Bill Gates has said security is Microsoft's No. 1 priority.
Creators of the company's future operating system took their president and chief software architect seriously.
Really? No-one else is!
As "Tech Live" reports tonight, Palladium is the code name of Microsoft's new OS, which promises to end viruses, stop spam, thwart key logging, and safeguard your private data.
End viruses, yeah, right. Stop spam?! How do they plan to do that? Who determines what's spam? M$ or the user? If M$, that would piss a lot of people off. If the user, then it's not going to stop spam. Slow it maybe. Thwart keylogging? Maybe. For a short while. Safeguard private data? Right.
In an interview granted to Newsweek, Microsoft project managers and hardware partners sound giddy with excitement over the new OS.
Nah, they're just jizzing (gizzing
) at the thought of all the money they're going to make with claims like these.
Because Palladium is such a radical departure from previous Windows operating systems, Microsoft has enlisted processor manufacturers to alter their technical designs. Intel and Advanced Micro Devices (AMD) have signed on to produce special security chips that power the new locked-down OS.
So only M$ can get in your computer!
Data flowing from the processor to the monitor will be encrypted. This foils a practice called "van Eck phreaking" -- highly technical, cloak-and-dagger eavesdropping of computer activity that picks up the electromagnetic radiation emitted by a monitor.
TEMPEST? If people have the ability to use TEMPEST technology (like NSA & stuff), you think a little encryption will stop them? They'll just find a way to modify the technology so that the encryption doesn't matter. I'm sure they already have ways to remotely monitor your screen that can get around this encryption.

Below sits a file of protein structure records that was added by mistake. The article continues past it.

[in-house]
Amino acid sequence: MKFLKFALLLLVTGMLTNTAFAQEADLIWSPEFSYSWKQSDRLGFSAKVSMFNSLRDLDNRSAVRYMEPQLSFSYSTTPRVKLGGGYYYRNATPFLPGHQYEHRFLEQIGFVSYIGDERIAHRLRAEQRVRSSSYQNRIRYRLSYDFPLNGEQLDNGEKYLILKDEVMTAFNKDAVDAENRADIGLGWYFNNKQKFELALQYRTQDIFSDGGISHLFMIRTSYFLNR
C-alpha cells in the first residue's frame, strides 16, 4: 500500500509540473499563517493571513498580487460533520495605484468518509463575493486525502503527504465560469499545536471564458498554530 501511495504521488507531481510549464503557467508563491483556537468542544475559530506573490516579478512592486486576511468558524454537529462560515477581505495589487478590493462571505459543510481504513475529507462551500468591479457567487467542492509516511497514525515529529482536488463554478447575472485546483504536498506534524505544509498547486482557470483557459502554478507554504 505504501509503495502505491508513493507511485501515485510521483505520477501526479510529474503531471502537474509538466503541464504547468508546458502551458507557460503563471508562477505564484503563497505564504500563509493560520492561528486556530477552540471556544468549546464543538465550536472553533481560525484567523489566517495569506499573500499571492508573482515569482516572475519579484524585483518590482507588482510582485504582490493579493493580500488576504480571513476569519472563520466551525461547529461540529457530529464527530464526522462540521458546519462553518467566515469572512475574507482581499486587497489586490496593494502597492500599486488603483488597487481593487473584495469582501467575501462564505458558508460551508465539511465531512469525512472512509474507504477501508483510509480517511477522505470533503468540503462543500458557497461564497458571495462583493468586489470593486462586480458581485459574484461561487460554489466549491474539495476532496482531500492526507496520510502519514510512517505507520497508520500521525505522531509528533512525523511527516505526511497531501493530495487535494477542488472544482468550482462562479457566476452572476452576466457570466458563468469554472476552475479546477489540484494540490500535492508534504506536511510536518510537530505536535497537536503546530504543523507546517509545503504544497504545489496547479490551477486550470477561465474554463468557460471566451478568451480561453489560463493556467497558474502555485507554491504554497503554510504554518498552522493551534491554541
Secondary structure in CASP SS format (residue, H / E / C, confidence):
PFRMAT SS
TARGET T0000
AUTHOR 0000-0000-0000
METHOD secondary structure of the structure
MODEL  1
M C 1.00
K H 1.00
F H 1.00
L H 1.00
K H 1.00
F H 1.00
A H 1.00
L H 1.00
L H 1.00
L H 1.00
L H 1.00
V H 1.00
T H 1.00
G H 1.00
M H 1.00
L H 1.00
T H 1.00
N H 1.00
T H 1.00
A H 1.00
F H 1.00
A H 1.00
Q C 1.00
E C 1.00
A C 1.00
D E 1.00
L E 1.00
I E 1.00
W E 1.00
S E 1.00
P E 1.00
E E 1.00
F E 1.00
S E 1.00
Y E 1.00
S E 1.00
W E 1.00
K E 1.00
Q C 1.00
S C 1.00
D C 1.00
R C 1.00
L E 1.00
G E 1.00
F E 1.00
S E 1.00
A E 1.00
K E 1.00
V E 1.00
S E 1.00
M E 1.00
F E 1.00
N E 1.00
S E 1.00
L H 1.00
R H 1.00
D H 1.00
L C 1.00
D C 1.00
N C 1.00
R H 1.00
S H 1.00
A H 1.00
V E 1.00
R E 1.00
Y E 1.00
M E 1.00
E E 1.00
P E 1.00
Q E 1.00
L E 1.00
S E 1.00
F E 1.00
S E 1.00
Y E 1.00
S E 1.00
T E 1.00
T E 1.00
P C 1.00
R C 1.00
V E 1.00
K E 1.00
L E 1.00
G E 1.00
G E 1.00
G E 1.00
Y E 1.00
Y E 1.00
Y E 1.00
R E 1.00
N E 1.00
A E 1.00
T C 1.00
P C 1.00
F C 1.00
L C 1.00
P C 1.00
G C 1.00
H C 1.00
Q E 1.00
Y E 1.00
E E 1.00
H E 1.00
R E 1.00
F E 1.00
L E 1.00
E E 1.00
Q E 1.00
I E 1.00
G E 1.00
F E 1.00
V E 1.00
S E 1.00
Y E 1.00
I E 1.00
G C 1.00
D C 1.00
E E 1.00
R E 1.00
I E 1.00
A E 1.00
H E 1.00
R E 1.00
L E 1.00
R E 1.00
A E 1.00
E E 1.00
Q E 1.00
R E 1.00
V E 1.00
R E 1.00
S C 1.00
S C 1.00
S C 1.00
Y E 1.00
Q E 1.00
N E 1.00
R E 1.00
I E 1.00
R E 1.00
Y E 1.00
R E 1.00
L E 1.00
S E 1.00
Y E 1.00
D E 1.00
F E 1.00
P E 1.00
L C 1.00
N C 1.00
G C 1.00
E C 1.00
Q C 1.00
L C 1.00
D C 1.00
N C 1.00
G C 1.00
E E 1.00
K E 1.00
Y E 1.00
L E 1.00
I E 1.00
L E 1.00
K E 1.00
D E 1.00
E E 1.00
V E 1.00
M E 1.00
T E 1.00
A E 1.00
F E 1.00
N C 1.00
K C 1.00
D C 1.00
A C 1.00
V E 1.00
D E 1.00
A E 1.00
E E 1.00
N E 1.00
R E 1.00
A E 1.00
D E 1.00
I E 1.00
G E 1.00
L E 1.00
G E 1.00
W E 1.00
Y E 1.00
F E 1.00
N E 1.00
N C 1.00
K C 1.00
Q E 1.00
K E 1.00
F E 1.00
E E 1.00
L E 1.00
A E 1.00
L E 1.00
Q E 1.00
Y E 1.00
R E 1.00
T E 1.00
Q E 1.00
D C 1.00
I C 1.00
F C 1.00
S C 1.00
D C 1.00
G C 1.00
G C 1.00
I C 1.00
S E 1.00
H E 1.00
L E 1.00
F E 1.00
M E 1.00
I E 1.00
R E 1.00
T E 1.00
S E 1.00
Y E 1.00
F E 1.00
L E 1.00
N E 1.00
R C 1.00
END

Palladium's hardware and software security innovations center on authentication and encryption: Making sure users are who they say they are and preventing unauthorized code from running on the computer. Palladium prevents malicious worms from running.
And how are we going about getting code authorized? Sounds like a major pain in the ass for programmers other than those at M$.
Microsoft expects financial institutions, health-care providers, and government agencies to serve as early adopters of the OS.
Ah, their plans for world domination are falling into place!
As a side benefit for Microsoft and for corporate America, the OS has tight control over copyright media. According to the Newsweek article, Microsoft sees this as a way to bridge the gap between locked-down media and open media. Microsoft doesn't want to stop consumers' fair use of media, such as making backup copies of CDs and transferring songs to an MP3 player, so Palladium will authenticate that you actually bought the music and have a right to rip it for your own use.
And do they think poeple won't bypass this "protection"? I'm sure they'll spend millions on it only to be foiled by something stupid. Just like Sony and that black marker...